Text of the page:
â€œThe pullout is a big challenge for all Iraqis to examine themselves, that they are willing and able to make a good future for all Iraq,â€ Bishop Warda said.
â€œI am an optimist that things will work for the good, not because of the pullout, but because of the awareness of the Iraqis about so many issues concerning our living as Iraqis and the development of our life. I think we have learned so much â€” about dialogue, politics, health care, development of our country.â€
Mosulâ€™s Chaldean Catholic Bishop Amel Nona took a darker view of the evolving situation: â€œThere are many Christians leaving, because they donâ€™t see hope for their future.â€
During this extended period of crisis, Bishop Nona has urged Iraqi Christians â€œto go deeper into our faith. If we live our faith like true Christians â€” like Christ â€” we can better support our hardships,â€ said the 44-year-old bishop, who was also installed last year.
Shlemon Warduni, curial bishop of the Chaldean Catholic patriarchate in Baghdad, said: â€œWe have been harmed too much: our Church, our Christians. More than half of our people [Christians] have gone. â€¦ This situation caused too many people to emigrate from Iraq, especially Christians, because there is no work for them because there is no peace and security. This is the problem.â€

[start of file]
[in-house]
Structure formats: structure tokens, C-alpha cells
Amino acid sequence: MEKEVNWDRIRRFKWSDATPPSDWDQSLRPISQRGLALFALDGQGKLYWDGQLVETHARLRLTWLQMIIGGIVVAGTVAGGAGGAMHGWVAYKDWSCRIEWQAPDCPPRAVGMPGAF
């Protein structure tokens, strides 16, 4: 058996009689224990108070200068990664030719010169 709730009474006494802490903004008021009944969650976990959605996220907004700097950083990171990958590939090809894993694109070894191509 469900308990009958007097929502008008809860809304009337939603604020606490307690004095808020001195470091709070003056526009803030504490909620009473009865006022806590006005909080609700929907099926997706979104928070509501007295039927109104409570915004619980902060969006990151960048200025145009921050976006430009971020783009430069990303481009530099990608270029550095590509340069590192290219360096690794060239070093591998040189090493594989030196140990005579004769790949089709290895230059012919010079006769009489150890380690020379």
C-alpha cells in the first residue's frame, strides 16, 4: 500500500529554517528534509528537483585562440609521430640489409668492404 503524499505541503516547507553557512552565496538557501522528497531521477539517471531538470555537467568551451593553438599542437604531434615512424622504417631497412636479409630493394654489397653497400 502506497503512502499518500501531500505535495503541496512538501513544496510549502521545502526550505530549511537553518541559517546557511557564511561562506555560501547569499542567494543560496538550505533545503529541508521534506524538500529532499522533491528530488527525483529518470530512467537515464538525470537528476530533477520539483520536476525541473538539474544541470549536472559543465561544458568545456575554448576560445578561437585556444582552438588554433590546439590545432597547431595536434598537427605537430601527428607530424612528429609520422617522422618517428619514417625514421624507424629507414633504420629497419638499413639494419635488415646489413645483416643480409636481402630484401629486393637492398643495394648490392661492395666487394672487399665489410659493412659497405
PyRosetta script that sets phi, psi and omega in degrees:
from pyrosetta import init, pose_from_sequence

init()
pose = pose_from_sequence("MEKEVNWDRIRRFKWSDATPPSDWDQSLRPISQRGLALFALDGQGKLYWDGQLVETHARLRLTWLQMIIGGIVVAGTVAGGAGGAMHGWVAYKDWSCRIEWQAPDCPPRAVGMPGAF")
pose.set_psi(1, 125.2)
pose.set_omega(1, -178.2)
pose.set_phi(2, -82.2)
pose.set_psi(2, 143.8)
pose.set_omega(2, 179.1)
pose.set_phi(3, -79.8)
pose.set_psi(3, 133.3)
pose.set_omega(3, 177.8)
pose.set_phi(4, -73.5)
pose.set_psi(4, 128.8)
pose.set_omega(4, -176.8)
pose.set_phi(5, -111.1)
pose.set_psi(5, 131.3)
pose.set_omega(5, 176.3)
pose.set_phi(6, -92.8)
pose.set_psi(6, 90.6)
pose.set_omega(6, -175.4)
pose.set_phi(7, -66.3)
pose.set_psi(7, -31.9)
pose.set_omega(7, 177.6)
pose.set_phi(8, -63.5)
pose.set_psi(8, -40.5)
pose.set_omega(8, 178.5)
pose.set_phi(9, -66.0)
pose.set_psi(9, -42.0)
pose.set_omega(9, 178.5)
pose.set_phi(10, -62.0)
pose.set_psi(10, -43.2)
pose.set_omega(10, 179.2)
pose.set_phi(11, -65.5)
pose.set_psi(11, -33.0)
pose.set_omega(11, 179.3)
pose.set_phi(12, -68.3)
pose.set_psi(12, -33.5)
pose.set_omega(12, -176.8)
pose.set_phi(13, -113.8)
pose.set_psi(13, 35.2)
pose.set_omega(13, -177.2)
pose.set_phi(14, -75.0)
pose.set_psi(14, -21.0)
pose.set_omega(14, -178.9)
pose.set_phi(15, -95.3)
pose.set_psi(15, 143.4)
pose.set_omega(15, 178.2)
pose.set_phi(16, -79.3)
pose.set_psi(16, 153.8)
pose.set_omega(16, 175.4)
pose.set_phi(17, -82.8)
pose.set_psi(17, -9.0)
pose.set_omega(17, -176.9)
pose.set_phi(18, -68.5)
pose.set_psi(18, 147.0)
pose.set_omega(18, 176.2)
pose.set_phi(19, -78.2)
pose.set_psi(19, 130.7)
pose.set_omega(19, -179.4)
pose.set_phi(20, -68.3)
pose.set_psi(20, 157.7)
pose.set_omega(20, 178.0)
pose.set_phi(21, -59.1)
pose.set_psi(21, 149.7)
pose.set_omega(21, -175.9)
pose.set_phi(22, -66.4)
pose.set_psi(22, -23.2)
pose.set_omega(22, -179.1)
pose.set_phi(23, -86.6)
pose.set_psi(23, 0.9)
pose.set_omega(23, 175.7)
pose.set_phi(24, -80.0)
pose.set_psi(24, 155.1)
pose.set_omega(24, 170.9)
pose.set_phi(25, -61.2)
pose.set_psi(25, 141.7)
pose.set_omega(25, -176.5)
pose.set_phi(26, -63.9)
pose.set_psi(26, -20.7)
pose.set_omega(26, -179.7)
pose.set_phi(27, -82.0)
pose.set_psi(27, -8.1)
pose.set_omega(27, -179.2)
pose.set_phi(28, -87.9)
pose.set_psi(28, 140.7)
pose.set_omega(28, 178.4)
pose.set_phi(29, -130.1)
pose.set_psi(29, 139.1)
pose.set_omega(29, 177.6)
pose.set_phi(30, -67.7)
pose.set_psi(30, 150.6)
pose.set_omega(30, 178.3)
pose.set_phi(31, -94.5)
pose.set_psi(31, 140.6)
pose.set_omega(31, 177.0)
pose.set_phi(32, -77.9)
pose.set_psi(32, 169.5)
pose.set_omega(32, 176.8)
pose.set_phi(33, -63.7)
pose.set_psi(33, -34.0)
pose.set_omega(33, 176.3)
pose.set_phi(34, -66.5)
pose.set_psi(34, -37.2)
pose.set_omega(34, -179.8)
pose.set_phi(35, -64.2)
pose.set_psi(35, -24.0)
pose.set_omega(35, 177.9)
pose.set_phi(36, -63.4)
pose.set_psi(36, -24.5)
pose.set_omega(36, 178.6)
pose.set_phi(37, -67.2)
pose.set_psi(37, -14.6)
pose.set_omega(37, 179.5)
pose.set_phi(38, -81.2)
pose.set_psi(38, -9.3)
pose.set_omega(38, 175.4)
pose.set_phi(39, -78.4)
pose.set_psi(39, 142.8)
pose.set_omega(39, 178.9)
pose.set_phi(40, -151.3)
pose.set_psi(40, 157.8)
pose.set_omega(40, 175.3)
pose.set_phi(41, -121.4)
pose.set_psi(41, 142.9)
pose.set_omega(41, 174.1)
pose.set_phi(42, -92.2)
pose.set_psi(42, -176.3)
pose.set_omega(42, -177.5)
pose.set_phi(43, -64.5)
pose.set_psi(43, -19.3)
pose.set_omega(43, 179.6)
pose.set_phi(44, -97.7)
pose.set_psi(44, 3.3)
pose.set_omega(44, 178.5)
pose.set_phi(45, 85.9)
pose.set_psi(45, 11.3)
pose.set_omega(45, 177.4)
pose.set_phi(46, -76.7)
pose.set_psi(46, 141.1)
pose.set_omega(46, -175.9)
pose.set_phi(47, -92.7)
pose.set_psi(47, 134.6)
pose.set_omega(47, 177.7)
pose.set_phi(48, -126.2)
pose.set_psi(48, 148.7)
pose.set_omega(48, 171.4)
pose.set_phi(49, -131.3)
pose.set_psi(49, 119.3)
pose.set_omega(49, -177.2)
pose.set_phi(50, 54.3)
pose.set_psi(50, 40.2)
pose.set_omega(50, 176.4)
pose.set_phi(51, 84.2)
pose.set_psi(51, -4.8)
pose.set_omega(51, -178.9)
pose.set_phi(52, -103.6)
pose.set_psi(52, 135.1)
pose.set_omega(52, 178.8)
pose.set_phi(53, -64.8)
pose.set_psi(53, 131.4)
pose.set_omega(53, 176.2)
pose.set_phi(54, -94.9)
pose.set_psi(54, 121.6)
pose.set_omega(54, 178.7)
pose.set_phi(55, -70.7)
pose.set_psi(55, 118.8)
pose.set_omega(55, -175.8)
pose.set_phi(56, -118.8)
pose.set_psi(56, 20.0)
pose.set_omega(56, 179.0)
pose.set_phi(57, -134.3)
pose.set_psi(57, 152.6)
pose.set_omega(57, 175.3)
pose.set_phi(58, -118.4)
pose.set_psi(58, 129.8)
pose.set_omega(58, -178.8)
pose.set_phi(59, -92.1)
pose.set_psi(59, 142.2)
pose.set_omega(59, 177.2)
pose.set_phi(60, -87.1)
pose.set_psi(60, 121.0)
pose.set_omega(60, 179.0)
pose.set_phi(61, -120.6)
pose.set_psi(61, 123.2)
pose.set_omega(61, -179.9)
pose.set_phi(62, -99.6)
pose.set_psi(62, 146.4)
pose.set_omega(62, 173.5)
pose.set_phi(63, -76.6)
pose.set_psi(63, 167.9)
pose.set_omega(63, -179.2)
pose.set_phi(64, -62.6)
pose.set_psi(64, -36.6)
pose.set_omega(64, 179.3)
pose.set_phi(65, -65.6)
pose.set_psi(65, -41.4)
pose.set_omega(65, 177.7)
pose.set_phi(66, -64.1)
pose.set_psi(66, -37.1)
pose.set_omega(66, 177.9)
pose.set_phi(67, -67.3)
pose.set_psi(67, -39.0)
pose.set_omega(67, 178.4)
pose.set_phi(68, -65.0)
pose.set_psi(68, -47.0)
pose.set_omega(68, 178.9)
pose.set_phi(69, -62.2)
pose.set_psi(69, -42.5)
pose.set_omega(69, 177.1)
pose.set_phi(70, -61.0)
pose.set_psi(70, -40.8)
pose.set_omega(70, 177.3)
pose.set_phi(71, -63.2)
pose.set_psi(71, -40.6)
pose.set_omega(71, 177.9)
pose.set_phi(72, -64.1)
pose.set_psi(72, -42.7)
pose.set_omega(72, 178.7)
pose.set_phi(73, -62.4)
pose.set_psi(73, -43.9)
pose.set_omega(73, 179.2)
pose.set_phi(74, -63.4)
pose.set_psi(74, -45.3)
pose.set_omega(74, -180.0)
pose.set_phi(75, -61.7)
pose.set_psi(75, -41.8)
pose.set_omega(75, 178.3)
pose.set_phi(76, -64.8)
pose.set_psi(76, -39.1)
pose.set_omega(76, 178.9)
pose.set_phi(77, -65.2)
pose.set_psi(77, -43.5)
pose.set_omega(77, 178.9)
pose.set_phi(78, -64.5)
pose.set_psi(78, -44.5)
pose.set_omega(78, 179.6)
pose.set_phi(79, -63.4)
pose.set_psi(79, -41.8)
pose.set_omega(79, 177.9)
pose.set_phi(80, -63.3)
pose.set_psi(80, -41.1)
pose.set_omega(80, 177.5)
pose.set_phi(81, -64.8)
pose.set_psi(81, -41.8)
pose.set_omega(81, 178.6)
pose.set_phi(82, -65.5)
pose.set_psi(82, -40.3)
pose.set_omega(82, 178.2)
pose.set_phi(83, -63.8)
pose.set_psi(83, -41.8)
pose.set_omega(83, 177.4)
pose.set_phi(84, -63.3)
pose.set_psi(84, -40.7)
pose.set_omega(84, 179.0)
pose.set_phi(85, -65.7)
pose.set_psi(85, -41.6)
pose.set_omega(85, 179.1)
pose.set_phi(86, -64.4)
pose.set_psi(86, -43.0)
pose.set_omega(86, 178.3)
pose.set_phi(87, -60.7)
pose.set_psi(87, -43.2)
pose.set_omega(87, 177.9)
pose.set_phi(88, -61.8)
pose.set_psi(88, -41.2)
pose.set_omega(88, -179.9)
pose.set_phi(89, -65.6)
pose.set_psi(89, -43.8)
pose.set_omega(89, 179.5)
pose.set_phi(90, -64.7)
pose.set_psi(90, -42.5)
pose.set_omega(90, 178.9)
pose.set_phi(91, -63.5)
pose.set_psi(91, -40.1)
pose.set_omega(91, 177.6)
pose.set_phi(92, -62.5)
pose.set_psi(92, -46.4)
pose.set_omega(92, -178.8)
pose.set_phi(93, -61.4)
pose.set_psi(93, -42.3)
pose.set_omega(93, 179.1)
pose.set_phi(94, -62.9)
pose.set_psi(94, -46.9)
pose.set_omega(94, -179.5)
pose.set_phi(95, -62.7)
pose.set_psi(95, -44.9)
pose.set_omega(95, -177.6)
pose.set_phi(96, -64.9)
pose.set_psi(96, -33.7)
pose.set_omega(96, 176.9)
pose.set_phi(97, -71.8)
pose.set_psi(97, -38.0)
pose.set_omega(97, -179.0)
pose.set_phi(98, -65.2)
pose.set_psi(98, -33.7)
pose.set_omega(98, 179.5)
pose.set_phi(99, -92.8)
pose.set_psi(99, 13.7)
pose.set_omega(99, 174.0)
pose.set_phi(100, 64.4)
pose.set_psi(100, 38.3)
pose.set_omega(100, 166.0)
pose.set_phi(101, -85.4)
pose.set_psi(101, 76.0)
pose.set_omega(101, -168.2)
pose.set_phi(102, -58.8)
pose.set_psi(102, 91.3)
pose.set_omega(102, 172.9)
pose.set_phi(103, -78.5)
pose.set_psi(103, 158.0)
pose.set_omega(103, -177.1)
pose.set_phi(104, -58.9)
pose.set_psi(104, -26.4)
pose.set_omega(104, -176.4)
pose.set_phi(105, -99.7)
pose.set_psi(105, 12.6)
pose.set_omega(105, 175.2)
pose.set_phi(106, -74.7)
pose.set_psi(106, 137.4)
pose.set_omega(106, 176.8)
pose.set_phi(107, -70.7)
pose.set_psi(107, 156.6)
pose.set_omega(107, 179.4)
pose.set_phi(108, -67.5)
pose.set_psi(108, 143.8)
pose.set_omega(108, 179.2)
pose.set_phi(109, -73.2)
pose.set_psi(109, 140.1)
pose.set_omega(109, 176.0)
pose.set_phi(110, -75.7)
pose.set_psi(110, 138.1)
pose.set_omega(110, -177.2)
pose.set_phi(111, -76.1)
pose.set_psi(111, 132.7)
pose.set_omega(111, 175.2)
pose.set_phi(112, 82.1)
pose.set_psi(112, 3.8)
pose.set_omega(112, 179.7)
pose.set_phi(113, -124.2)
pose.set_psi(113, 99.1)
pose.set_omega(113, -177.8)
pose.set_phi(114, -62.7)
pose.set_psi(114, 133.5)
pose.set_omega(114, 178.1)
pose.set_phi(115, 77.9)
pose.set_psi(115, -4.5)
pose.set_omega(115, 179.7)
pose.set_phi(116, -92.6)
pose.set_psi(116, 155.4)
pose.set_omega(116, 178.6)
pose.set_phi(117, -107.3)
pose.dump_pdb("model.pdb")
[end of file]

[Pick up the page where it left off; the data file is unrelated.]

â€œI am not a politician, but the least I can say is that I just want peace and security for my country,â€ said Bishop Warduni, who was recently appointed president of Caritas Iraq.
â€œSo, whether the American troops stay or go, we want peace, just as everyone wants peace for their country. â€¦ We need peace and security and justice for our people.â€
In Baghdad, Yousif Mansoor Abba, installed in April as Syriac Catholic bishop for the diocese, was preparing in late October for the Nov. 1 memorial Mass at Our Lady of Salvation Cathedral, which came under siege during Sunday evening Mass on Oct. 31, 2010.
By the time the military raided the Baghdad cathedral to free the hostages, 45 faithful, including two priests, had been killed and more than 100 were wounded. Pope Benedict XVI condemned the â€œsavageâ€ attack on the cathedral, saying, â€œI pray for the victims of this absurd violence, even more ferocious in that it has been inflicted upon defenseless people gathered in Godâ€™s house, which is a house of love and reconciliation.â€
Syriac Catholic Patriarch Ignatius Joseph III Younan was planning to travel from Lebanon to celebrate the memorial Mass. Anticipating the time for prayer with his flock there, the patriarch said he hopes â€œto inspire in them hope and courage to stand up against terrorism and violence.â€ Maronite Catholic Patriarch Bechara Rai was also scheduled to participate.
â€œWe will pray for the martyrs and ask God to give us peace,â€ said Bishop Abba of the memorial Mass at the cathedral, which is still under renovation. â€œWe ask for prayers for peace.â€
Doreen Abi Raad writes from Beirut, Lebanon.